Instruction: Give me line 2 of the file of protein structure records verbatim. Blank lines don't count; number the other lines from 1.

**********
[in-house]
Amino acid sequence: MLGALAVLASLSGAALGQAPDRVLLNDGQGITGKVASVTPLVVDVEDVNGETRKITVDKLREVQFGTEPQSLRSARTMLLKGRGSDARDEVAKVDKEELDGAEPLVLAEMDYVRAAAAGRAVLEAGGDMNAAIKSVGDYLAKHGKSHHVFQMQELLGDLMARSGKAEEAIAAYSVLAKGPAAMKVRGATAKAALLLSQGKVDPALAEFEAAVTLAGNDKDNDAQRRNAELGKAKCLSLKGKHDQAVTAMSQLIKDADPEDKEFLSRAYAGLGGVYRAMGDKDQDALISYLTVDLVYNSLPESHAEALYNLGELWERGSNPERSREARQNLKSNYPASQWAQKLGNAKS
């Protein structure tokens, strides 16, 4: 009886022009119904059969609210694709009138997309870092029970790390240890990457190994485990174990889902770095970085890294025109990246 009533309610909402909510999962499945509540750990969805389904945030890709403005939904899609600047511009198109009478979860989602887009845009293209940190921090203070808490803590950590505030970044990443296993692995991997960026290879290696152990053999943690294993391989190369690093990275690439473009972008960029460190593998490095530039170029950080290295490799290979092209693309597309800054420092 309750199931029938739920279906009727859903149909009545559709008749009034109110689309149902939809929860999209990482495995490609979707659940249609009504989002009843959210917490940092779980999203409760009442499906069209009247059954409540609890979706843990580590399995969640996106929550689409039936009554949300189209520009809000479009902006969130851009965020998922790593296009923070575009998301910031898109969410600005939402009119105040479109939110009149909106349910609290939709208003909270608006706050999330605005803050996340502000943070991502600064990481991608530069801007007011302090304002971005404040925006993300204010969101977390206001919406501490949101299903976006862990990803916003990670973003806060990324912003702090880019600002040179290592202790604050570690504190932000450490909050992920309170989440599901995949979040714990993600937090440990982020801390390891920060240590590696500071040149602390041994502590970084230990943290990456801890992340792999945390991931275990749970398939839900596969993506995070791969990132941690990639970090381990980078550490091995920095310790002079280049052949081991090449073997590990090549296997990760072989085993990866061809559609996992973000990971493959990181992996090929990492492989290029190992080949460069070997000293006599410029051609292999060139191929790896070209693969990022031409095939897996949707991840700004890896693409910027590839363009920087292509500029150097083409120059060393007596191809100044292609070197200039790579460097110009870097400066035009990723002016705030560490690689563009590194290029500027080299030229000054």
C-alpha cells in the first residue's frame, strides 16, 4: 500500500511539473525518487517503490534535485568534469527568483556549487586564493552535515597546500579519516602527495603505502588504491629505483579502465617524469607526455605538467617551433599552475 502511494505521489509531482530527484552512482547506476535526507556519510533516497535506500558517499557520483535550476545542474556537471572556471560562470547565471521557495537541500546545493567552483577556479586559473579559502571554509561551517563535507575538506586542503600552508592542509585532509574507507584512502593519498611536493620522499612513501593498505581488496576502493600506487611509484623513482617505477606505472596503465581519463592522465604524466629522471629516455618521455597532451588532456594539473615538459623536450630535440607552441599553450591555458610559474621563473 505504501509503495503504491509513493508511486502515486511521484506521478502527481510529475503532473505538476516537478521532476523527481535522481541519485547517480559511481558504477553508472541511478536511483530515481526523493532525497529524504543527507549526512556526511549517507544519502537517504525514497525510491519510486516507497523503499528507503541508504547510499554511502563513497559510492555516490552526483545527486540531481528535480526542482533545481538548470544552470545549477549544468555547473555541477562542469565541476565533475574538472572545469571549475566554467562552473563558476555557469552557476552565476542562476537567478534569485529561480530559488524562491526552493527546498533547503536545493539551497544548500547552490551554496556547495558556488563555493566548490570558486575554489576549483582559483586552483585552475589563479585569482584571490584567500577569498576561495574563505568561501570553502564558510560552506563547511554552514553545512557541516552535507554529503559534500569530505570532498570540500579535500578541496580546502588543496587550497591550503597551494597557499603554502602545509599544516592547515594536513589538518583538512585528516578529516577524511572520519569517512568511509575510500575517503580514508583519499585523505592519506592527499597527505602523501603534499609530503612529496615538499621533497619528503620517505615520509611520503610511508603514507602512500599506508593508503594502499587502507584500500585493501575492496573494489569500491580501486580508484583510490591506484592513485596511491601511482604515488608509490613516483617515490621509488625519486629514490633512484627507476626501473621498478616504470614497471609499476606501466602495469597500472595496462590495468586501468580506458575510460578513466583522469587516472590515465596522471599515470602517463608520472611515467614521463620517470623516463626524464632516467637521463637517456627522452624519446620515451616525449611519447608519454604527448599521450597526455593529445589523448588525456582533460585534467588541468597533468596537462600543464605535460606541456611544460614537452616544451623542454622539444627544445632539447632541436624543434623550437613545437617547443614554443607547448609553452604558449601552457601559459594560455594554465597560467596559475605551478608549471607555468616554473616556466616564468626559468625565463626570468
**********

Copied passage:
Amino acid sequence: MLGALAVLASLSGAALGQAPDRVLLNDGQGITGKVASVTPLVVDVEDVNGETRKITVDKLREVQFGTEPQSLRSARTMLLKGRGSDARDEVAKVDKEELDGAEPLVLAEMDYVRAAAAGRAVLEAGGDMNAAIKSVGDYLAKHGKSHHVFQMQELLGDLMARSGKAEEAIAAYSVLAKGPAAMKVRGATAKAALLLSQGKVDPALAEFEAAVTLAGNDKDNDAQRRNAELGKAKCLSLKGKHDQAVTAMSQLIKDADPEDKEFLSRAYAGLGGVYRAMGDKDQDALISYLTVDLVYNSLPESHAEALYNLGELWERGSNPERSREARQNLKSNYPASQWAQKLGNAKS